This post was originally featured on a previous iteration of this site on November 14th, 2013. It has been reposted here for posterity.
This interview is part of a series, asking industry professionals and experts about toxic sex toys, how our adult stores have changed, what we can do to support change- and most importantly, how we can avoid toxic toys ourselves. Some of the quotes from this interview were featured in my post for Bitch Magazine, The Trouble With Toxic Sex Toys.
Lorax of Sex is a blogger, educator and reviewer known for honesty- they’re not afraid to jump into the fray and dole out the harsh truths. Their curiosity was first piqued back in the 90’s when writing a ‘zine in Pittsburgh; they’d bought a ball-gag which “tasted awful and numbed [their] tongue and lips. [They] couldn’t believe it was normal, or that it was good if it was ‘normal’.” This story is one that many people who work in sex shops or write about sex ed and sex toys hear all too often, but few are spurred into action in the same way Lorax was. “I’ve always had a bit of a social-justice slant and am the bookish type who loves a good research project,” says Lorax of them self, “I was the kid who sat in the library stacks until closing time, reading all the things.”
Sexational!: When did you first become aware of the issues of toxic toys?
Lorax of Sex: When I first wrote about the ball-gag, I knew something was up. My early sex-shop forays were to the NYC Babeland (Toys in Babeland back then still), so I started off with quality. I actually never went into the age-old skeevy sex-shops until much later, and the first thing that hit me was the smell. I’d heard about it from my friend Pinkness, who had experience as a camgirl and dildo-slinger. The horror stories she would tell! I was spared the first-hand experience with a toxic material until just a few years ago, when I used a buttplug owned by a lover (with a condom over it even!) and it BURNED. I don’t think I sat comfortably for days.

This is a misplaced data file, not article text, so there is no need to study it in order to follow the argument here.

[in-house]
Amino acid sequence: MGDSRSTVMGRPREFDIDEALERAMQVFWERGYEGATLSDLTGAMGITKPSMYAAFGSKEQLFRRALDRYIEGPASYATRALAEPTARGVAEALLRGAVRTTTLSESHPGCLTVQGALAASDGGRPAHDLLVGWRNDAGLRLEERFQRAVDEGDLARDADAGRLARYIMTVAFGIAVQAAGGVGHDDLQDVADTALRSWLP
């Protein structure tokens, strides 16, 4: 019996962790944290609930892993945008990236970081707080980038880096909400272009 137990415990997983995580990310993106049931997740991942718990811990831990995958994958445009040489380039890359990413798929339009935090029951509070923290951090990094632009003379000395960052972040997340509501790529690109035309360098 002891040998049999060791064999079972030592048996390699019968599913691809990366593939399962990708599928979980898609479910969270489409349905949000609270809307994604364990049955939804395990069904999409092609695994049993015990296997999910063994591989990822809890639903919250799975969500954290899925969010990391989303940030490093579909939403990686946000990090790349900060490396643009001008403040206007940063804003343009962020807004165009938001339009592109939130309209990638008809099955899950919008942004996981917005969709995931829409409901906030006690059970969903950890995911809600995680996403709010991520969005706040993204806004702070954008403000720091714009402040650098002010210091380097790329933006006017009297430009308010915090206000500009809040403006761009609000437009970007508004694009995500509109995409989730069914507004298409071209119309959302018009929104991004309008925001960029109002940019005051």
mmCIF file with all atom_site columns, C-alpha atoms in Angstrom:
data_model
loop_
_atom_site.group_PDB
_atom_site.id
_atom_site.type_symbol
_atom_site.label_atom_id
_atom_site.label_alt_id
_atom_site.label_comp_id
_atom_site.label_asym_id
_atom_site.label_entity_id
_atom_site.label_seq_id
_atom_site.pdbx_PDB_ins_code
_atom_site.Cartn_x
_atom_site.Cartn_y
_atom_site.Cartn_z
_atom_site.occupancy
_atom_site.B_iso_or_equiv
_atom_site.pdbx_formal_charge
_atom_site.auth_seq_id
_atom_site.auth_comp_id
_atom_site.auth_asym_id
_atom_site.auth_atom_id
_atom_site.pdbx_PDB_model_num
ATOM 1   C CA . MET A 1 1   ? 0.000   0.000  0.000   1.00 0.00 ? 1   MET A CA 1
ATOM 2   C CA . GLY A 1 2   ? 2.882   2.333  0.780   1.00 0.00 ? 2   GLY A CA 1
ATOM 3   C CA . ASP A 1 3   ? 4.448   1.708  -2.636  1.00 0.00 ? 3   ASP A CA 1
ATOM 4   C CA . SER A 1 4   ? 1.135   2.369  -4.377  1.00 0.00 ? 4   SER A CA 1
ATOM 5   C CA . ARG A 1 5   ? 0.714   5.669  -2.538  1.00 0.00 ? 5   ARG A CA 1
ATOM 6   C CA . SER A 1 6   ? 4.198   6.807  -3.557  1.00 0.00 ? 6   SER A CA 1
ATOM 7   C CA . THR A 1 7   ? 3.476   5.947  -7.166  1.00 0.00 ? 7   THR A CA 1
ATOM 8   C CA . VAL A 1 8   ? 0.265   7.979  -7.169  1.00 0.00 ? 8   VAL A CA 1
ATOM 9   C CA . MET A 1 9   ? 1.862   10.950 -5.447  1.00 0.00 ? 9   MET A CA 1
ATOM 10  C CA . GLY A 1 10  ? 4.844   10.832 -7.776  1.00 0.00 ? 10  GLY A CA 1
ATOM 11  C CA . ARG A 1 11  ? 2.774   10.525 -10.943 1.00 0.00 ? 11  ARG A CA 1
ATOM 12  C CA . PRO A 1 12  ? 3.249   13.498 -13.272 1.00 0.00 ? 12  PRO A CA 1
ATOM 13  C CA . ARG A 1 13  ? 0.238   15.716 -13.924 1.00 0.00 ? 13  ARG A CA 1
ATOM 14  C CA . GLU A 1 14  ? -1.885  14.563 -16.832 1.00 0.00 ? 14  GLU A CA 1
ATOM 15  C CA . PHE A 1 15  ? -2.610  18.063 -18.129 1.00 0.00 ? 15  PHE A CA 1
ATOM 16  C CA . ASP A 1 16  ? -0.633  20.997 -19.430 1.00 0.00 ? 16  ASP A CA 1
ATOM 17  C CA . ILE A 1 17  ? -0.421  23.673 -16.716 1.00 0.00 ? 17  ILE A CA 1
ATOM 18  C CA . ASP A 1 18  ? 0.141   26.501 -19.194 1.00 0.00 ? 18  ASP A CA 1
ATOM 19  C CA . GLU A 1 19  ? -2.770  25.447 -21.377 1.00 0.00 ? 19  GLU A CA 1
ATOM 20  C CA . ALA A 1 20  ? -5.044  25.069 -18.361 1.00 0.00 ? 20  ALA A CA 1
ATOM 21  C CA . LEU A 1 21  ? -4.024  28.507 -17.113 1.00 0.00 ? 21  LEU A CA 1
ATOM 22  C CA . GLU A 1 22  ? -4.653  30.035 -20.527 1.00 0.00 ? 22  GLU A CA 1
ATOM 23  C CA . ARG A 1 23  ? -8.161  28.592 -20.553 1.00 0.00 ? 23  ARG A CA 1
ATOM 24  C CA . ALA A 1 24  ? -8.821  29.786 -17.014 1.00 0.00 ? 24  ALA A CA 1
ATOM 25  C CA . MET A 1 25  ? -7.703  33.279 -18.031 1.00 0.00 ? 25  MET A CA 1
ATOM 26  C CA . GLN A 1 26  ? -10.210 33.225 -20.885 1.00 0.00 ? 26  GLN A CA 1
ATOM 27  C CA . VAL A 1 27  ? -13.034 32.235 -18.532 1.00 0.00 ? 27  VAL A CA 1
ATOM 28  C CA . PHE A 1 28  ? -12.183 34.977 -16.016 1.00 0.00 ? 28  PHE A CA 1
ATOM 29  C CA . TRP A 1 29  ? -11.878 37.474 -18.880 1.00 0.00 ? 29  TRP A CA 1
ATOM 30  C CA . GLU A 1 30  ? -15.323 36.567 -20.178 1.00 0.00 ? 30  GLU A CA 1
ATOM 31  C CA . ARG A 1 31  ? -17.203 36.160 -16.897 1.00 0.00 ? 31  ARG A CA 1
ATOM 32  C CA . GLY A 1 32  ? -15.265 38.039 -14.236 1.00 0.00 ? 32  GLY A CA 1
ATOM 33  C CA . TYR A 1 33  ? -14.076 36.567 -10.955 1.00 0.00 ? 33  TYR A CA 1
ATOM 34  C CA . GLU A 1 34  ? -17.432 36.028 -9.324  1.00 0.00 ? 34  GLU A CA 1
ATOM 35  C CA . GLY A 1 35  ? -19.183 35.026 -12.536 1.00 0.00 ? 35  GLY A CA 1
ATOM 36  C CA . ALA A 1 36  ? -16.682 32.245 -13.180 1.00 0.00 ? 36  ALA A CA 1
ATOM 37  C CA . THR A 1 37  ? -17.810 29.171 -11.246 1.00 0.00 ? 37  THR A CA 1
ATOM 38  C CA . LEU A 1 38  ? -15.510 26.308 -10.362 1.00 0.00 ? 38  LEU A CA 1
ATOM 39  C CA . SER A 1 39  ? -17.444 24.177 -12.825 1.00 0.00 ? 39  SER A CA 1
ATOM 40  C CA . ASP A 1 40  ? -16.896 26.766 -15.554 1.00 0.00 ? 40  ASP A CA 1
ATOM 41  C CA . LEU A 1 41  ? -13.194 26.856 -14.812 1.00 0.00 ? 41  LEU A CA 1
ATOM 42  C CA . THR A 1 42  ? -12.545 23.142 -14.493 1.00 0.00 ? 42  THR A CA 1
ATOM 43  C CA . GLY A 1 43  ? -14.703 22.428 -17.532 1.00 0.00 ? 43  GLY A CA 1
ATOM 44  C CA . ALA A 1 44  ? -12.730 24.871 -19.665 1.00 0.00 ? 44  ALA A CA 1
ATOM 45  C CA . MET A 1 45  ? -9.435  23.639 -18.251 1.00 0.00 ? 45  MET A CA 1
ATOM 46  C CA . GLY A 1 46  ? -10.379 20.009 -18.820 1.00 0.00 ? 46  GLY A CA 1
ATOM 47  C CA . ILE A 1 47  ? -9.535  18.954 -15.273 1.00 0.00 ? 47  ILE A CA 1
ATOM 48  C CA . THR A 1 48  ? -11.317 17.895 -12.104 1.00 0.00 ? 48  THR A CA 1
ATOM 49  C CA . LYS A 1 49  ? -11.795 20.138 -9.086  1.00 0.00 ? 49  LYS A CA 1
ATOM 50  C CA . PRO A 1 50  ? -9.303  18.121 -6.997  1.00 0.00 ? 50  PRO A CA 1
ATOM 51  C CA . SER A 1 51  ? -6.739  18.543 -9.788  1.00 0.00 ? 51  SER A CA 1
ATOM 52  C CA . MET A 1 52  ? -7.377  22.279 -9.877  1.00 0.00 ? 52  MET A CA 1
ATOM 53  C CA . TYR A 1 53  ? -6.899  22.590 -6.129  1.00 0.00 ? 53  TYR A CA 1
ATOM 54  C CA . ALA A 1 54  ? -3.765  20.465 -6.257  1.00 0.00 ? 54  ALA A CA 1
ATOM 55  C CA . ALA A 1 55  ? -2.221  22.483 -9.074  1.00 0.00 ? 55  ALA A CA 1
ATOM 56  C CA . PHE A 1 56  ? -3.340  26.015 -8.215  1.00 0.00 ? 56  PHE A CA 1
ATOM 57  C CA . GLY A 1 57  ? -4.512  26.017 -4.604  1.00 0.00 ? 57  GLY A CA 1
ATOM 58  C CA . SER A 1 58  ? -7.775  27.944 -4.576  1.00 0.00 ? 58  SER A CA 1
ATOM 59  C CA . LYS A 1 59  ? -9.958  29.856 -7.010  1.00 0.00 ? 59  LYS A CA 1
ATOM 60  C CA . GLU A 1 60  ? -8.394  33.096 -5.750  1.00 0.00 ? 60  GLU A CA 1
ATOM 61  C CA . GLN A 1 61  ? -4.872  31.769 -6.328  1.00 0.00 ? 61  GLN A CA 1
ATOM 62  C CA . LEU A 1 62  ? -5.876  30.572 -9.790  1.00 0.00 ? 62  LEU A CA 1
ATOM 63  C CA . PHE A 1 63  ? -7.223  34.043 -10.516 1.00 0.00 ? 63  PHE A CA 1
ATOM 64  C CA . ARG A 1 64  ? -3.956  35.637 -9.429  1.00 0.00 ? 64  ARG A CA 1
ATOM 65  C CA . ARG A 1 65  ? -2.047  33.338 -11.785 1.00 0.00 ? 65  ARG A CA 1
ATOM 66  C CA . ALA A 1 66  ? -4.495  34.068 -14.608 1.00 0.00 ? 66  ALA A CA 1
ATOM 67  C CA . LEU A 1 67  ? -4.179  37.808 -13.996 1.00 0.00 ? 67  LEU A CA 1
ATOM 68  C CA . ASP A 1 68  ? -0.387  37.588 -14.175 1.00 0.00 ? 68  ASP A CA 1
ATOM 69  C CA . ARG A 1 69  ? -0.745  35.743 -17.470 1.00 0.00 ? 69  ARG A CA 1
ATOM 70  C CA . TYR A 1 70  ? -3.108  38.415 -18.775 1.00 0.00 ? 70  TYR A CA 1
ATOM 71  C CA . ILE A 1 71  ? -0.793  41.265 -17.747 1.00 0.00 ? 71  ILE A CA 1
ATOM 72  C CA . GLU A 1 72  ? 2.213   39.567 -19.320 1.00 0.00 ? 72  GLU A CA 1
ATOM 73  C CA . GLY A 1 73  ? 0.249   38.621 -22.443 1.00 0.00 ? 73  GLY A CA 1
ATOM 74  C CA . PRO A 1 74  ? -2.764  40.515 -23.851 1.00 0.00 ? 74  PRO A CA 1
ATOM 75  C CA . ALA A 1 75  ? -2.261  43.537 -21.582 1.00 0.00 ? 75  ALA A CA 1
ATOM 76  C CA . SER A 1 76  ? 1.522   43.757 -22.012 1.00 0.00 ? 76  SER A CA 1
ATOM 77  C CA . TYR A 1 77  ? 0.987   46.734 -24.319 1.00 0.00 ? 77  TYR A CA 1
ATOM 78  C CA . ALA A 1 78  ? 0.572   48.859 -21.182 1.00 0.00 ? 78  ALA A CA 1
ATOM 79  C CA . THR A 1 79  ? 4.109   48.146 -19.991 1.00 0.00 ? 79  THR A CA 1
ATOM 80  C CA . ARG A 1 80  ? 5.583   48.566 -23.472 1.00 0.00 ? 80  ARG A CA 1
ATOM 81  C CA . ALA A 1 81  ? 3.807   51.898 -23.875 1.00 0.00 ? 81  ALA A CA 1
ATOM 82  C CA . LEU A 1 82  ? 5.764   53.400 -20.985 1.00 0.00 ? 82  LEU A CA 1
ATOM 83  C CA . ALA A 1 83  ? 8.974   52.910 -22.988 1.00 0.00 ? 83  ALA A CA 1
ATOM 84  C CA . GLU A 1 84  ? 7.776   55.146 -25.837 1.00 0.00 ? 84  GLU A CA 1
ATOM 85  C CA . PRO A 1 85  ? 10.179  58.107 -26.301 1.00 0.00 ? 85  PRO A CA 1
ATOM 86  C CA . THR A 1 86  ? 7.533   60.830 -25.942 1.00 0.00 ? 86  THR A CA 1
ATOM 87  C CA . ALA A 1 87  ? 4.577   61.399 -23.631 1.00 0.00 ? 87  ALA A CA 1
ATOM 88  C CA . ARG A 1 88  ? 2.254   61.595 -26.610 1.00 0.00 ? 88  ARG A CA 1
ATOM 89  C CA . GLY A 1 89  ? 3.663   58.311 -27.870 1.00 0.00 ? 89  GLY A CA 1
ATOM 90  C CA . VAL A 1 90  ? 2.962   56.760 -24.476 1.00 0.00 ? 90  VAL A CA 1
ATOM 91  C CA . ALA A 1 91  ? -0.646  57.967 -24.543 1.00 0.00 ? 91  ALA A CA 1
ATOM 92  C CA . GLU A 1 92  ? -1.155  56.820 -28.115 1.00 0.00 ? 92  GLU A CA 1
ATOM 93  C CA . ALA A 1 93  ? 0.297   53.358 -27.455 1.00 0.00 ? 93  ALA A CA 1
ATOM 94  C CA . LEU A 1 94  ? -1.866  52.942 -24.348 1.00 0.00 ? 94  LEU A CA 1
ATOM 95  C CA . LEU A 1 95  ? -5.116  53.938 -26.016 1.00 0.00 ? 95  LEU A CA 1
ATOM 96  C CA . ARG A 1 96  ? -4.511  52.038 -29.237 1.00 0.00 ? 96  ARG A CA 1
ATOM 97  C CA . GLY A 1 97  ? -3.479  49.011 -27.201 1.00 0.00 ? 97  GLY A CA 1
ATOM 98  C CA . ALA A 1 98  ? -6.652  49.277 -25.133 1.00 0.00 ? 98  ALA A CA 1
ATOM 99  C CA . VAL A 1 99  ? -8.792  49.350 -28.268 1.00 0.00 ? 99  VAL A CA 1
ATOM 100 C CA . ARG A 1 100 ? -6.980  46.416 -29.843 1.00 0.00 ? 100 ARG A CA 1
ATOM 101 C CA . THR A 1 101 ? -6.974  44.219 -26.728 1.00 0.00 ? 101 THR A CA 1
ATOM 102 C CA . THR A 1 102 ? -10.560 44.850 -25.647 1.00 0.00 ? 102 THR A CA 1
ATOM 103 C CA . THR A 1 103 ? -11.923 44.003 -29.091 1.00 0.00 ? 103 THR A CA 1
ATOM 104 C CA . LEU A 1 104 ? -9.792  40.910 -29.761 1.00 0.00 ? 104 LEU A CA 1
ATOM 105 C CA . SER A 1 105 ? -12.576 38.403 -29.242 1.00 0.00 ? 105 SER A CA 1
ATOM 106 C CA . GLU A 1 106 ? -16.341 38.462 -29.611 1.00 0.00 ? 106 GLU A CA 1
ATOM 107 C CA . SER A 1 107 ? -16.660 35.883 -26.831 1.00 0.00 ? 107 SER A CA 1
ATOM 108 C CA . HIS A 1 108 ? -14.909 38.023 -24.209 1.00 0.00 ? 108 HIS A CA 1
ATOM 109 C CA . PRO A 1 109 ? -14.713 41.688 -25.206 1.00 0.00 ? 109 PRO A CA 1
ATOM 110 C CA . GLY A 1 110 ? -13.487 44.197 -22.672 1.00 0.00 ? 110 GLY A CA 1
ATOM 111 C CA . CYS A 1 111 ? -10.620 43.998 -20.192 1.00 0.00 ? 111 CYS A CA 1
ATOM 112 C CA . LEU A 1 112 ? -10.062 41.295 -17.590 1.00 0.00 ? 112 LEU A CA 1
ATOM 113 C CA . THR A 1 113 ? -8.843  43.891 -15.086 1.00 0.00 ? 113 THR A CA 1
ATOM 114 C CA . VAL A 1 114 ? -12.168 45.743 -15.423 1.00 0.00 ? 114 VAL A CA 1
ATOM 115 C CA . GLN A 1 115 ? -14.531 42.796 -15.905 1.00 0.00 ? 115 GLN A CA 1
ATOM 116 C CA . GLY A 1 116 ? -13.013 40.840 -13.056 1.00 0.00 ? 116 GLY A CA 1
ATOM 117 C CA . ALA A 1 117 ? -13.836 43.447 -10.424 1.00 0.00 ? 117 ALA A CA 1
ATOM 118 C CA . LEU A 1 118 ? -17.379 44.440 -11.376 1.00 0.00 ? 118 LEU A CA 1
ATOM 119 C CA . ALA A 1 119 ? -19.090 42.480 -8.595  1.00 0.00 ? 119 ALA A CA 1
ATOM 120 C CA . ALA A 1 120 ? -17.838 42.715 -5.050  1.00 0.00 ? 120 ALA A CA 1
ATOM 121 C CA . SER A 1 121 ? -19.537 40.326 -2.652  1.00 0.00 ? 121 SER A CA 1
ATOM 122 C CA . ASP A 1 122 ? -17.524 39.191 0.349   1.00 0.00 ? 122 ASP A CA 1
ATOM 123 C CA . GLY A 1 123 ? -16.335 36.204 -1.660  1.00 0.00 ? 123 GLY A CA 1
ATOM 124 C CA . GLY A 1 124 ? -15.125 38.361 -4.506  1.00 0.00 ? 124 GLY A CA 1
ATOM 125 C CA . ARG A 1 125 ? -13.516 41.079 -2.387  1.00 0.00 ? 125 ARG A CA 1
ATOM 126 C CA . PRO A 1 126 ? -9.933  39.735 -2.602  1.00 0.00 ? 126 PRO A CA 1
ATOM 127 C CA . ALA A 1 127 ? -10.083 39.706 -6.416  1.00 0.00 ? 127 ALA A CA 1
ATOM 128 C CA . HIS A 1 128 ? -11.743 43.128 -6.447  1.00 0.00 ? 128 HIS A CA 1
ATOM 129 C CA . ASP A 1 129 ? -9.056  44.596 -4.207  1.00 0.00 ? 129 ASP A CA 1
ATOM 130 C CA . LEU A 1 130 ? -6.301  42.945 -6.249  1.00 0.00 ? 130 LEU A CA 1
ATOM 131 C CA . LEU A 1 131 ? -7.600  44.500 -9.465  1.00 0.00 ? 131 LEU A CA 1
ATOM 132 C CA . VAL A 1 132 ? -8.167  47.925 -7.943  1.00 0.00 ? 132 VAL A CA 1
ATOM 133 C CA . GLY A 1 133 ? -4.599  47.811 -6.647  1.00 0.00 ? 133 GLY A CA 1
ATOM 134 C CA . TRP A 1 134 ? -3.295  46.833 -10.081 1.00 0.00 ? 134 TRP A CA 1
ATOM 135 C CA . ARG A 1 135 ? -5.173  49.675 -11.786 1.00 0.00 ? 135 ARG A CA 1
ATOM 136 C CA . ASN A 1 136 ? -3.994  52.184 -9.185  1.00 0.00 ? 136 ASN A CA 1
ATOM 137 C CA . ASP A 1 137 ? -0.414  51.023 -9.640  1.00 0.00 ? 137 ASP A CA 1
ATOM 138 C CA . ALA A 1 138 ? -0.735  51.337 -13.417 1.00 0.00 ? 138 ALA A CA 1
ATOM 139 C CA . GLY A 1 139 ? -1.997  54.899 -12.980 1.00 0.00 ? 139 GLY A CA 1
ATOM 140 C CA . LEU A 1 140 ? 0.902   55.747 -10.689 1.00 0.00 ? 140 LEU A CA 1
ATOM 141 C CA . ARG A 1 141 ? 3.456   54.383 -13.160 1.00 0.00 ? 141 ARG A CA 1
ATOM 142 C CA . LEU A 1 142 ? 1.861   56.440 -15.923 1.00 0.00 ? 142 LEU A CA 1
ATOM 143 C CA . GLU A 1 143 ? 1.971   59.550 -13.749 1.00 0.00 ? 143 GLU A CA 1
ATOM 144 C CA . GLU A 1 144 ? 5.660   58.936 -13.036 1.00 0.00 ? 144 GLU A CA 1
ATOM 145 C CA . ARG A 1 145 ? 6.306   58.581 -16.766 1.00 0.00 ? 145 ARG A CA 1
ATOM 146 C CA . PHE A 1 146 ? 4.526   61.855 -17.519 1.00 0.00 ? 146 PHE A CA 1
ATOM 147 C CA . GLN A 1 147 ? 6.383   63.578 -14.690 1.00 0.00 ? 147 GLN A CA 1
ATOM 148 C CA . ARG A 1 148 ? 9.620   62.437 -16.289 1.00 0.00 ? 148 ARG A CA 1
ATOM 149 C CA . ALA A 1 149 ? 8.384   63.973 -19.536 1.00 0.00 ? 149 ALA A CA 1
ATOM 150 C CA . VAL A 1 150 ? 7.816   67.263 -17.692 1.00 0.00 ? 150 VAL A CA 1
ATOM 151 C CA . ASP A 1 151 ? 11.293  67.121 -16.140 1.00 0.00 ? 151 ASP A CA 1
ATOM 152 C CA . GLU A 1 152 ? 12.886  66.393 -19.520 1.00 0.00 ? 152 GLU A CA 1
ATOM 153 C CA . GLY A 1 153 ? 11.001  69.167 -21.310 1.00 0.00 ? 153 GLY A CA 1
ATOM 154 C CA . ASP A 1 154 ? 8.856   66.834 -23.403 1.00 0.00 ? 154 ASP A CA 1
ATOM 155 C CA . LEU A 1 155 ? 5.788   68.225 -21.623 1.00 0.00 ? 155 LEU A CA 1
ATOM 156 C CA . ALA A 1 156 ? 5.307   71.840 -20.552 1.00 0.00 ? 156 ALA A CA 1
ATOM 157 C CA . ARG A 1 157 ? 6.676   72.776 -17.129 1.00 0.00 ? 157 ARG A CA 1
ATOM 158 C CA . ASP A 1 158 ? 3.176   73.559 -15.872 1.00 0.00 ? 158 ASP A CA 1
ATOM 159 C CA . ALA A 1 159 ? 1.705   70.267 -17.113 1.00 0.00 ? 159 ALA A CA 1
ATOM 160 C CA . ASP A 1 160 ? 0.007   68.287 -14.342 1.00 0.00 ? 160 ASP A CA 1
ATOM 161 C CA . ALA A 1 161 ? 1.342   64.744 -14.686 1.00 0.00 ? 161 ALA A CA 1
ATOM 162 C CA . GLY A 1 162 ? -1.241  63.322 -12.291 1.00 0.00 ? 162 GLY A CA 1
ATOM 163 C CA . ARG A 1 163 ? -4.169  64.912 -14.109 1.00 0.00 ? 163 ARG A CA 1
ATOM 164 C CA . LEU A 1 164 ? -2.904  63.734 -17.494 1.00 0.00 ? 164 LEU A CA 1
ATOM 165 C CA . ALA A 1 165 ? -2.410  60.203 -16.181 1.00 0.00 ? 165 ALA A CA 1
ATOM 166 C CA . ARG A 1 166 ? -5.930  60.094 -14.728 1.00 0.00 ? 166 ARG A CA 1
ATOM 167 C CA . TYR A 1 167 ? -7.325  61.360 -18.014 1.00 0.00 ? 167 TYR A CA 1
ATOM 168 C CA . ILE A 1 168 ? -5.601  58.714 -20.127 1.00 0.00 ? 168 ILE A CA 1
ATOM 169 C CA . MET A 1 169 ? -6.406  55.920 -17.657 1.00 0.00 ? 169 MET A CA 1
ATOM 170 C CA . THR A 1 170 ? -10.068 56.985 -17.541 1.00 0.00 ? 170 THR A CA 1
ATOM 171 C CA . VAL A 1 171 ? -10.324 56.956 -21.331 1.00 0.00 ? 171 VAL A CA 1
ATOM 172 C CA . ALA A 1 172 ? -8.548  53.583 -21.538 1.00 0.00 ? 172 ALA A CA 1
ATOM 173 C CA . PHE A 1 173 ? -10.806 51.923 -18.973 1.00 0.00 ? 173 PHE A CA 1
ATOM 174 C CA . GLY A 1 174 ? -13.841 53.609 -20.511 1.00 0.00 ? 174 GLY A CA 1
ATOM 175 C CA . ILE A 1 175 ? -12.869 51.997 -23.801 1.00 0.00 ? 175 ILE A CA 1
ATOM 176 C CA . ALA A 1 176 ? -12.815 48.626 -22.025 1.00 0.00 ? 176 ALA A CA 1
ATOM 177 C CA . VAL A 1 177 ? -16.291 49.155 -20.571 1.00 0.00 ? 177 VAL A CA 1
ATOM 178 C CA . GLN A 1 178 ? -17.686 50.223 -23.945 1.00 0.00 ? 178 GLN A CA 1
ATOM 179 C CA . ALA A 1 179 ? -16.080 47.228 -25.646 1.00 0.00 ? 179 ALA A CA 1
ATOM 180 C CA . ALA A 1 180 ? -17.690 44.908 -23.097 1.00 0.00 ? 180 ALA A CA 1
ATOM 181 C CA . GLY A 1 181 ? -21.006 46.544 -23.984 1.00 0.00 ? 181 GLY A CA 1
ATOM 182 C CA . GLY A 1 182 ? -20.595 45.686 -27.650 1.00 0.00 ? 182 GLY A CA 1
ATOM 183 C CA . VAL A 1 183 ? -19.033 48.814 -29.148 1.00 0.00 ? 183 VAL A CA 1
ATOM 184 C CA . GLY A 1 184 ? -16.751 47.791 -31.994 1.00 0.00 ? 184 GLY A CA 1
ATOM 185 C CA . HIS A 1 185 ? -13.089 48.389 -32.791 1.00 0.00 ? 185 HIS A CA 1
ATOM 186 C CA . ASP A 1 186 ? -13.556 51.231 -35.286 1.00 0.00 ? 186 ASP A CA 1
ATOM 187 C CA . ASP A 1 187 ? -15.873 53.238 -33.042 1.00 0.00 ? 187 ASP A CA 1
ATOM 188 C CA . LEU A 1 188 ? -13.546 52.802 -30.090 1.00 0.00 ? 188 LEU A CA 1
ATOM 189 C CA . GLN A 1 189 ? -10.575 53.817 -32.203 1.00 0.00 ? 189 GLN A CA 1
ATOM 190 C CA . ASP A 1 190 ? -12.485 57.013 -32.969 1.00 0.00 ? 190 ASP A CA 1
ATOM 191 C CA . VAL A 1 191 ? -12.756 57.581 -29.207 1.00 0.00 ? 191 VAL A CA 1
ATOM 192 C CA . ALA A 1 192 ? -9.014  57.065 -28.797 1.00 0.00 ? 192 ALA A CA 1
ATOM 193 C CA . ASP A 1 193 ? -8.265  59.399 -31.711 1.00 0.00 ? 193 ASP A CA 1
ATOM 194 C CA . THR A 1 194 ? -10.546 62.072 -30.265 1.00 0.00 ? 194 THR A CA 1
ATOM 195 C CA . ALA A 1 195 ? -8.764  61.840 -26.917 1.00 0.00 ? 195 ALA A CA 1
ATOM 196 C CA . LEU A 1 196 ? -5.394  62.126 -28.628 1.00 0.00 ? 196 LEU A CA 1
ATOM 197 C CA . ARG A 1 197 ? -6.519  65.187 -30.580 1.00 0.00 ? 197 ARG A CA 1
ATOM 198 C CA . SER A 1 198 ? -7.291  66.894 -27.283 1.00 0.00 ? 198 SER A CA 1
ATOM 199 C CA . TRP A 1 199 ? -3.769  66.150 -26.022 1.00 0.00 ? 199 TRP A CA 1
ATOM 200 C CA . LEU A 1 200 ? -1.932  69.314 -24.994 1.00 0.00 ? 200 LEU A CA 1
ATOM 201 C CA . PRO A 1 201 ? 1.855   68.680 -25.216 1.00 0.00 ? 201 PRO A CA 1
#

S!:More options for body safe and non-porous toys have come onto the market in recent years; what are some that are missing? Whose missing out on the sex positive, body safe changes that are happening in the industry currently?
LS: This is a big thing for me, and I mean that quite literally. Big things. Sex utensils for the male, Leather, and kink markets. It’s easy to find dildos ranging from 3/4″ to ~3″ diameter in safe quality materials, sometimes they’re a bit of an investment, but they’re there and there are options. Go larger though and you are out of luck. There are a few companies- SquarePeg and OxBalls in particular who market more to the gay/Leather contingent and make quality toys, but they’re still hard to find in most cities and I’ll be honest- SquarePeg toys are expensive and aren’t the visual that many folk are thinking of when they want to buy a massive dildo.